There are some who assume that the terrible nurse I battled on day 4 of Gerardo's hospitalization/recovery was terrible because perhaps she had been "unkind." That is an incorrect assumption and speaks to our society's infatuation with the notion that kindness is the salve to most of society's ills.
The nurse hadn't been unkind. She was full of gestures that are characteristic of kindness—like smiles and polite greetings. Heck, I wouldn't be surprised if her wardrobe contains a graphic tee that says "be kind."
Coupled with such characteristics were incompetence, exaggerations, incomplete information, and a nervousness of knowing she was in over her head in terms of a specific medical intervention that she tried to fix though she was unqualified to do so, and made worse, causing unnecessary pain and suffering.
When I called her on it, she dialed up the belittling care by putting her hand on my shoulder and amping up the "kind" and "let me nursplain to you what you don't know" posture.
When I told her to take her hand off of my shoulder, she was shocked.
And perhaps some would argue that I was being unkind.
And I would argue back that kindness has nothing to do with it. The reason I take issue with our society's blind infatuation with kindness is because it doesn't recognize the dark side of kindness, which frequently leads to turning a blind eye to what is wrong in the moment, as we or our loved ones become walked all over, in the name of nice.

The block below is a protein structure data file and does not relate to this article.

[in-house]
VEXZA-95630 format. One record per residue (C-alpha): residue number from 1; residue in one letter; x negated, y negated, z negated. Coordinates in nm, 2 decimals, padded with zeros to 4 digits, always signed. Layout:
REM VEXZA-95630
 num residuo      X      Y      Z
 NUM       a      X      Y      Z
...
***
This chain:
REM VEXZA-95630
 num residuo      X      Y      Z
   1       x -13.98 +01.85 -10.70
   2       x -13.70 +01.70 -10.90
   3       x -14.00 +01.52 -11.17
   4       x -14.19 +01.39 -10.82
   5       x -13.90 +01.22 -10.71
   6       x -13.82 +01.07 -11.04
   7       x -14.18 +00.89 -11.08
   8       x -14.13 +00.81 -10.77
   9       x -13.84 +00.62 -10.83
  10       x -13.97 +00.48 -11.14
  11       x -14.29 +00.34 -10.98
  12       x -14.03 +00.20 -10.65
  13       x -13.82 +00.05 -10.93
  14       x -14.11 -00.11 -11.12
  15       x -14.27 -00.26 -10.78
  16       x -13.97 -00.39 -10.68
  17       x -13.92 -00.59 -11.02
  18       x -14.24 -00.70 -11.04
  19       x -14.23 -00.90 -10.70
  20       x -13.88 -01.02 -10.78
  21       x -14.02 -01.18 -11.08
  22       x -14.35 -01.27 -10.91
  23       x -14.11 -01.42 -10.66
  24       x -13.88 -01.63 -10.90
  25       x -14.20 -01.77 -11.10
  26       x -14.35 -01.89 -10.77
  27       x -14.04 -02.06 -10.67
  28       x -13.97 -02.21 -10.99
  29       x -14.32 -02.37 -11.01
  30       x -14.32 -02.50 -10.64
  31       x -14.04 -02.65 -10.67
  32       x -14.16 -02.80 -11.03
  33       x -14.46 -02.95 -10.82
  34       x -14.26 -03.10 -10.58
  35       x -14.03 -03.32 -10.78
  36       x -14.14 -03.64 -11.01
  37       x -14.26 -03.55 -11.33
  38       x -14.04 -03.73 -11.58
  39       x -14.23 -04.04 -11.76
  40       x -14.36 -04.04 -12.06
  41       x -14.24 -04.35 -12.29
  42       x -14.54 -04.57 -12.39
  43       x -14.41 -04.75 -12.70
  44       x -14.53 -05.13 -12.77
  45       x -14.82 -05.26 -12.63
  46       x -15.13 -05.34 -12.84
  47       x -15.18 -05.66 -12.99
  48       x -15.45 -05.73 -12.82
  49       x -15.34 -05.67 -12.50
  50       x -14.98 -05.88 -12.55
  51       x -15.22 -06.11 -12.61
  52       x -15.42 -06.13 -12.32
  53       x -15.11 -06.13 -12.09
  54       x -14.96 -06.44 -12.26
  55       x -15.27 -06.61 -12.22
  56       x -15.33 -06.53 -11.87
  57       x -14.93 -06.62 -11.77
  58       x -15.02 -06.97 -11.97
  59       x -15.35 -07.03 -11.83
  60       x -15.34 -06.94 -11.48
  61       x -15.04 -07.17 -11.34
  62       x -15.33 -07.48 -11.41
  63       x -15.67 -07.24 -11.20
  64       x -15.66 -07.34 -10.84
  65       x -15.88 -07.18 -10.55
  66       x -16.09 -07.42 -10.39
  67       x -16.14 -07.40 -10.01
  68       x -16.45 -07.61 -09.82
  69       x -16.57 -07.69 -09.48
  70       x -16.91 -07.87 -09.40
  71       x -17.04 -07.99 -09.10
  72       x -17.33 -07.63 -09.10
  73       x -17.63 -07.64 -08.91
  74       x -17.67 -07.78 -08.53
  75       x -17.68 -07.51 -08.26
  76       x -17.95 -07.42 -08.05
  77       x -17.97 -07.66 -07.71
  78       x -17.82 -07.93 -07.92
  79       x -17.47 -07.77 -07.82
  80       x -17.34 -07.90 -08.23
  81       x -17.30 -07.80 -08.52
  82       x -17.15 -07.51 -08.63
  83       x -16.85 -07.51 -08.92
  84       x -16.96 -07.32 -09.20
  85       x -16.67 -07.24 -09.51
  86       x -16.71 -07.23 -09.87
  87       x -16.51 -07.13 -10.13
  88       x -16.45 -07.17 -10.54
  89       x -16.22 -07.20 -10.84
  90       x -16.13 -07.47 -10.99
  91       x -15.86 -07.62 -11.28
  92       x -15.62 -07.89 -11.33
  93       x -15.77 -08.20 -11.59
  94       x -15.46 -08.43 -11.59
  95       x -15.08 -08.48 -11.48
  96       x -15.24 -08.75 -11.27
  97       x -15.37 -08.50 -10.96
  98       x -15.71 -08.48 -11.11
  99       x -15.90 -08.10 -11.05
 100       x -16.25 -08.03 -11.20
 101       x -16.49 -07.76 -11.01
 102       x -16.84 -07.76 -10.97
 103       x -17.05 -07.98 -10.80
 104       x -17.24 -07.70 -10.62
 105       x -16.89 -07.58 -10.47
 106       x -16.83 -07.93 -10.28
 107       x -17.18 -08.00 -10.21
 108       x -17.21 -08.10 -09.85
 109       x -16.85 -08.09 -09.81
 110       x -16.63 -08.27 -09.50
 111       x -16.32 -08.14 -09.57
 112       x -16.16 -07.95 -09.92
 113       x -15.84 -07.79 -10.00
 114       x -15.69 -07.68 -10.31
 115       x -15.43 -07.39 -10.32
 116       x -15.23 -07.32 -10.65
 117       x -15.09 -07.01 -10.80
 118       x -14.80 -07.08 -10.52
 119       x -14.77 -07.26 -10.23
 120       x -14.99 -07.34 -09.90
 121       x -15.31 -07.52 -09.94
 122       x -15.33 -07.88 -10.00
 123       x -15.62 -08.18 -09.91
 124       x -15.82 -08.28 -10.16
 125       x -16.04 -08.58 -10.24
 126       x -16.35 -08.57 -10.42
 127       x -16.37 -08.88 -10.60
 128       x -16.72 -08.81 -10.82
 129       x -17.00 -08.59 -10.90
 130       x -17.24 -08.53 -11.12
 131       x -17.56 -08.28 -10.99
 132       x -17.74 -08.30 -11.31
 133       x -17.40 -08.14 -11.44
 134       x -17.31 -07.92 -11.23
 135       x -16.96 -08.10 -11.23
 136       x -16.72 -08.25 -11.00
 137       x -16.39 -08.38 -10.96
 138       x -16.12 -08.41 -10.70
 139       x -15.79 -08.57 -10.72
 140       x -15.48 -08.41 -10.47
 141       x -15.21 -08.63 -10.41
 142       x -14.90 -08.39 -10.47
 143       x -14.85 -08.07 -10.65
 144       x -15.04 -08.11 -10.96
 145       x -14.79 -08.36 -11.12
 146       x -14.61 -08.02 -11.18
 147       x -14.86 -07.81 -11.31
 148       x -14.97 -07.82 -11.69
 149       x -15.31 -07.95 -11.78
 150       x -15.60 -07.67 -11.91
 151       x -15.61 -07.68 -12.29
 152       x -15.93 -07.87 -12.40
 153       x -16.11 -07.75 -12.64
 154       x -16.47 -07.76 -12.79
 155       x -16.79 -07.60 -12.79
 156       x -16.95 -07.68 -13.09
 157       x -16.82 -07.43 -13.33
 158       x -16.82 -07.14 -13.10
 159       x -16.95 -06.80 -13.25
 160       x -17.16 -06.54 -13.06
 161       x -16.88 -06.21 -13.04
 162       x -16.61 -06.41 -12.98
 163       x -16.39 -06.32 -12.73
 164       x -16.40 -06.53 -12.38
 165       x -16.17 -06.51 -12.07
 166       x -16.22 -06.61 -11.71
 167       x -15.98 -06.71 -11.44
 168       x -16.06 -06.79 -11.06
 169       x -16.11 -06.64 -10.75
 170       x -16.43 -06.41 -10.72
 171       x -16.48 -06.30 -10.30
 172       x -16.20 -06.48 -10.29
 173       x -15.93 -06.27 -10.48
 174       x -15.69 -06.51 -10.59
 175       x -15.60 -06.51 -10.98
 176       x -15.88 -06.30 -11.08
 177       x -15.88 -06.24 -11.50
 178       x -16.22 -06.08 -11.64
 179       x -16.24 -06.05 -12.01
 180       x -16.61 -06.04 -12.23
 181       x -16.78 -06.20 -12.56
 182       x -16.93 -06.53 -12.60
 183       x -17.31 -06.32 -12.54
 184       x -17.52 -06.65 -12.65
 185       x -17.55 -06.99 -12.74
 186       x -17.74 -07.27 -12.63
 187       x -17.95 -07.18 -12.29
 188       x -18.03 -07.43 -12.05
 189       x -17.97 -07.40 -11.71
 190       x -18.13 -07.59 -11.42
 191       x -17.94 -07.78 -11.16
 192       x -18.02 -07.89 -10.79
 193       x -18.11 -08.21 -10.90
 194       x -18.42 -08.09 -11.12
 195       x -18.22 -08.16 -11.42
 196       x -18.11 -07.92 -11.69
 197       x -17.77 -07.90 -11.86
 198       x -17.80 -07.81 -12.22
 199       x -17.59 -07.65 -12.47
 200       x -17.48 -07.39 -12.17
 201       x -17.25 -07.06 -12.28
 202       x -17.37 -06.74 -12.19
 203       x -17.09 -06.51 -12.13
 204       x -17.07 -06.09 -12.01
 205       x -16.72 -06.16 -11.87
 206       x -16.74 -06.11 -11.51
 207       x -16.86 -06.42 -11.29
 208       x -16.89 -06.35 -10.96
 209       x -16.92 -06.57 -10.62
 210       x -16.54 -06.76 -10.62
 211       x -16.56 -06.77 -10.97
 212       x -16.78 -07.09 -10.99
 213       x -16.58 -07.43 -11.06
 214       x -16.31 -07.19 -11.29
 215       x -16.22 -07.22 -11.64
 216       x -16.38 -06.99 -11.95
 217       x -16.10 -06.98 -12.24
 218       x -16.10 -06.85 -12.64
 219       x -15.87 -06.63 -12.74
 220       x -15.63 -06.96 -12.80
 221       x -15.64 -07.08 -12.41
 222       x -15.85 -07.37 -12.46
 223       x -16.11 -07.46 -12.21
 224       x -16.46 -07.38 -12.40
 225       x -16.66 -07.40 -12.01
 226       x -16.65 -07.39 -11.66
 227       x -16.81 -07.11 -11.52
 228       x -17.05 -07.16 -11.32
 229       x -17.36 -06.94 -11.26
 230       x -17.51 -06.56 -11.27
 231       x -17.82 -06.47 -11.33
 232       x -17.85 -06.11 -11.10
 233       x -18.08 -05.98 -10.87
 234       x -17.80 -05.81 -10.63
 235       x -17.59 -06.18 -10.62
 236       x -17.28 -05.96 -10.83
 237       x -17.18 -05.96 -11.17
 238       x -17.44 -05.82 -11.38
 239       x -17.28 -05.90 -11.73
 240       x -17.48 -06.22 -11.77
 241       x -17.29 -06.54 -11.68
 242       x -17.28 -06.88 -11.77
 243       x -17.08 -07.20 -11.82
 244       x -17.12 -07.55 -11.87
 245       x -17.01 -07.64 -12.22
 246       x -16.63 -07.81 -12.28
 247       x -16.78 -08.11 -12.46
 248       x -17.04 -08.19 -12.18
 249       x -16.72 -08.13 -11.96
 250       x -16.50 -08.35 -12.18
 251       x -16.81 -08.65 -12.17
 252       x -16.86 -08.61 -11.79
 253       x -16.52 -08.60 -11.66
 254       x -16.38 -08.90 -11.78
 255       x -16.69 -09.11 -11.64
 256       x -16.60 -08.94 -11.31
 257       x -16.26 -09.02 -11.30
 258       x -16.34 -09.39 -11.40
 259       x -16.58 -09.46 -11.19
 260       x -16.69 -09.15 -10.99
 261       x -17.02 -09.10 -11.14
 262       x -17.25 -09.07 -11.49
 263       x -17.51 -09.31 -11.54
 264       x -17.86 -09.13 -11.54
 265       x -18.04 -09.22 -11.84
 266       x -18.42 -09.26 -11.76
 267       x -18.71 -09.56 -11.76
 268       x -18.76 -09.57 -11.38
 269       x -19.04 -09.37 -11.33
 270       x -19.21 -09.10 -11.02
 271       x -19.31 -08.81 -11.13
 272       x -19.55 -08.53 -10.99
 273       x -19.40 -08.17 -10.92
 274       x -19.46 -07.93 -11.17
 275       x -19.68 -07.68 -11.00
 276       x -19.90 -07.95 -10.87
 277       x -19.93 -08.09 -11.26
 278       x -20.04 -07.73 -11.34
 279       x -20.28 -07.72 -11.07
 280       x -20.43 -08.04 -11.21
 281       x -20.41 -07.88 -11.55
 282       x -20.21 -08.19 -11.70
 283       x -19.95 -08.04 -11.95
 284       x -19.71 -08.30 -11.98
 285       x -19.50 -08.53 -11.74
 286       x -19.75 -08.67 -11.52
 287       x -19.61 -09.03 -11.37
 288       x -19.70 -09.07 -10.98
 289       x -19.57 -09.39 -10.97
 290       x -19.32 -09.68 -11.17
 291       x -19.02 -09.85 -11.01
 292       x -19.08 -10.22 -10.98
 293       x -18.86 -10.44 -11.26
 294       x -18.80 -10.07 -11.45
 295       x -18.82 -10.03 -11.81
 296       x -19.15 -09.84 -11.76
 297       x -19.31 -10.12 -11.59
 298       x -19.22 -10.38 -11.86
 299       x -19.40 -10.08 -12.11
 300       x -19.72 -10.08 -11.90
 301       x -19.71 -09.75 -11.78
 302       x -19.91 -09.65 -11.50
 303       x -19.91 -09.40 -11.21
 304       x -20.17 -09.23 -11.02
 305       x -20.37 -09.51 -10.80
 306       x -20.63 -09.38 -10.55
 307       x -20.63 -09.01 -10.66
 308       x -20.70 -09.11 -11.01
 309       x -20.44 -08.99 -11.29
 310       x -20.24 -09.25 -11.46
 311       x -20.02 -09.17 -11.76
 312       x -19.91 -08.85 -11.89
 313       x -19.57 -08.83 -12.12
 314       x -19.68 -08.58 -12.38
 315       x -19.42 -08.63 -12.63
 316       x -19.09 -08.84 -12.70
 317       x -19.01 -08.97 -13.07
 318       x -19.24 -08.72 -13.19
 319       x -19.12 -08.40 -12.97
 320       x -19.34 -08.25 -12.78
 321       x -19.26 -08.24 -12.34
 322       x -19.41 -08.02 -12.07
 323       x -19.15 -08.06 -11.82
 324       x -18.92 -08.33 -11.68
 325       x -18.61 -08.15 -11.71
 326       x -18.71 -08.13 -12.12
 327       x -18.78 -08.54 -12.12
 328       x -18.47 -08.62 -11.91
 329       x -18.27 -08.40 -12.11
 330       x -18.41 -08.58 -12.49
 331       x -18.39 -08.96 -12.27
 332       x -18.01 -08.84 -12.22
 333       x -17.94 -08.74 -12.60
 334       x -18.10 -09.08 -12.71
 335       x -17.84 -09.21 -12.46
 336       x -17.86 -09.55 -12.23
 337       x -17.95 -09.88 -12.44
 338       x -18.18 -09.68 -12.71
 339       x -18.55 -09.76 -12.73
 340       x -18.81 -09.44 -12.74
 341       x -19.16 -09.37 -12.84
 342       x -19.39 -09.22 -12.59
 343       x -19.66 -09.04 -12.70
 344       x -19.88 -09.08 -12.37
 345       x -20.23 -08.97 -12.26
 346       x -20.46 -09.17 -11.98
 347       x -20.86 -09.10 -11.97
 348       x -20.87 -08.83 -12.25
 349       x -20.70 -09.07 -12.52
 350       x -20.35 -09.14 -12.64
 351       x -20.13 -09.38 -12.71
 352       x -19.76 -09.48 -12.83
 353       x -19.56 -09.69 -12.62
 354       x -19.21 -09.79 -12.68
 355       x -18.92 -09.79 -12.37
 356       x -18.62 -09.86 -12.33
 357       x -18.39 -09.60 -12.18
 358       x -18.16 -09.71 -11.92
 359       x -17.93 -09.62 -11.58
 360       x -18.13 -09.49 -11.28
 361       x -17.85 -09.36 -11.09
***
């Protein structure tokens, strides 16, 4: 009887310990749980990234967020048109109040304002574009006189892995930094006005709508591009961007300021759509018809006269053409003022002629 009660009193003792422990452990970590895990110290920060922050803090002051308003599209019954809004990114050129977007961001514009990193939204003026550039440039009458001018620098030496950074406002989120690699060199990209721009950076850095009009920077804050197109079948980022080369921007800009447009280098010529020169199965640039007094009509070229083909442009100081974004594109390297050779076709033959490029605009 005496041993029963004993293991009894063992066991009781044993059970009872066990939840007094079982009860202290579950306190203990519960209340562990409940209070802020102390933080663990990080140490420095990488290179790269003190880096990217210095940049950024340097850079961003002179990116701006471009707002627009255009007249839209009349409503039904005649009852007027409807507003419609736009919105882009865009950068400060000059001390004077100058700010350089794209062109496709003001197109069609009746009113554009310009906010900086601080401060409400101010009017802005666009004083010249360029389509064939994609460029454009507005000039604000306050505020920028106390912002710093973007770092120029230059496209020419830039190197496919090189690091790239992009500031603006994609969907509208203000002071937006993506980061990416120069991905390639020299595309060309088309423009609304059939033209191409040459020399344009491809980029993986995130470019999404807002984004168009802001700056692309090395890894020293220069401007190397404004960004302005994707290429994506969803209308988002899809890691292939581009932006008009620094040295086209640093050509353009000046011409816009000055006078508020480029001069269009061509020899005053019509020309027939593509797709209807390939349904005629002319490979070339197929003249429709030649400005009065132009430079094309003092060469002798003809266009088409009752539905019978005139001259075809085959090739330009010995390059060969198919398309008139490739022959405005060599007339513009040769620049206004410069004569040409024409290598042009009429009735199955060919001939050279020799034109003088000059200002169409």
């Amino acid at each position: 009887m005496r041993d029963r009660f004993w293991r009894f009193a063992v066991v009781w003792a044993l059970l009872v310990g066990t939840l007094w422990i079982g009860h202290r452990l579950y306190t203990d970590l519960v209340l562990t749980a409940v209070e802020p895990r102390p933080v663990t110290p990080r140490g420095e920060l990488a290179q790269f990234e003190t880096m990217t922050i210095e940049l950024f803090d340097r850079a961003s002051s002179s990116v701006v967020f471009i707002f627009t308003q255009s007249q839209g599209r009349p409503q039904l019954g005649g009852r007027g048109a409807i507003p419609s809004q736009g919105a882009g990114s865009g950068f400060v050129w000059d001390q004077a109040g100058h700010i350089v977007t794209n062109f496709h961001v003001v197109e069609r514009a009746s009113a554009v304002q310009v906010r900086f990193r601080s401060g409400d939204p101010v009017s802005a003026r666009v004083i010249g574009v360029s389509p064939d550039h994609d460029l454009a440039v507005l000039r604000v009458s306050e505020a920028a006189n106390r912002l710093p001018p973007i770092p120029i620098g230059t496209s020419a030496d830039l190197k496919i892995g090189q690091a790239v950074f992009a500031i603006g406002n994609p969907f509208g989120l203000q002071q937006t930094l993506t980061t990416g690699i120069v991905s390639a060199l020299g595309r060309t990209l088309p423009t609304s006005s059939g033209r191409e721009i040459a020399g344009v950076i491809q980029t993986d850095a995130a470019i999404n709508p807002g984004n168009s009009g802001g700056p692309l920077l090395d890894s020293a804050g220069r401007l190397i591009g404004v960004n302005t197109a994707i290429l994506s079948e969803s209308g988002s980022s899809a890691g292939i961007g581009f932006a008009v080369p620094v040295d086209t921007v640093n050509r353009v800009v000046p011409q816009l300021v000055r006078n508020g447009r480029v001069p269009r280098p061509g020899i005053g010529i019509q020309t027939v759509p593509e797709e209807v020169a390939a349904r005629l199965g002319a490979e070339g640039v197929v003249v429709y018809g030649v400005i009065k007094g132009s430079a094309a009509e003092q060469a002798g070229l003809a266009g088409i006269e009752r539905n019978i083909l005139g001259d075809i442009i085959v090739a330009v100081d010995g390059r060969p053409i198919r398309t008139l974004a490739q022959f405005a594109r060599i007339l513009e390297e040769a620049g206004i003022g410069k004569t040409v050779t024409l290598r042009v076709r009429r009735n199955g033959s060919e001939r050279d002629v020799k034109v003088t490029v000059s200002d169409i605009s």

Language is another tool that people use to dispense belittling care. Which is why I'm skeptical of strangers who use terms of endearment (e.g., honey, sweetie, babe, my love, etc.) too quickly. Such language (like the hand on the shoulder) has a way of creating hierarchy and distorting the specifics of reality.
After an exhausting week of hospital recovery, Gerardo is home and resting. This incident of having survived surgery for a strangulated hernia adds a new dimension of care at home.
Thank you to my loving and supportive friends.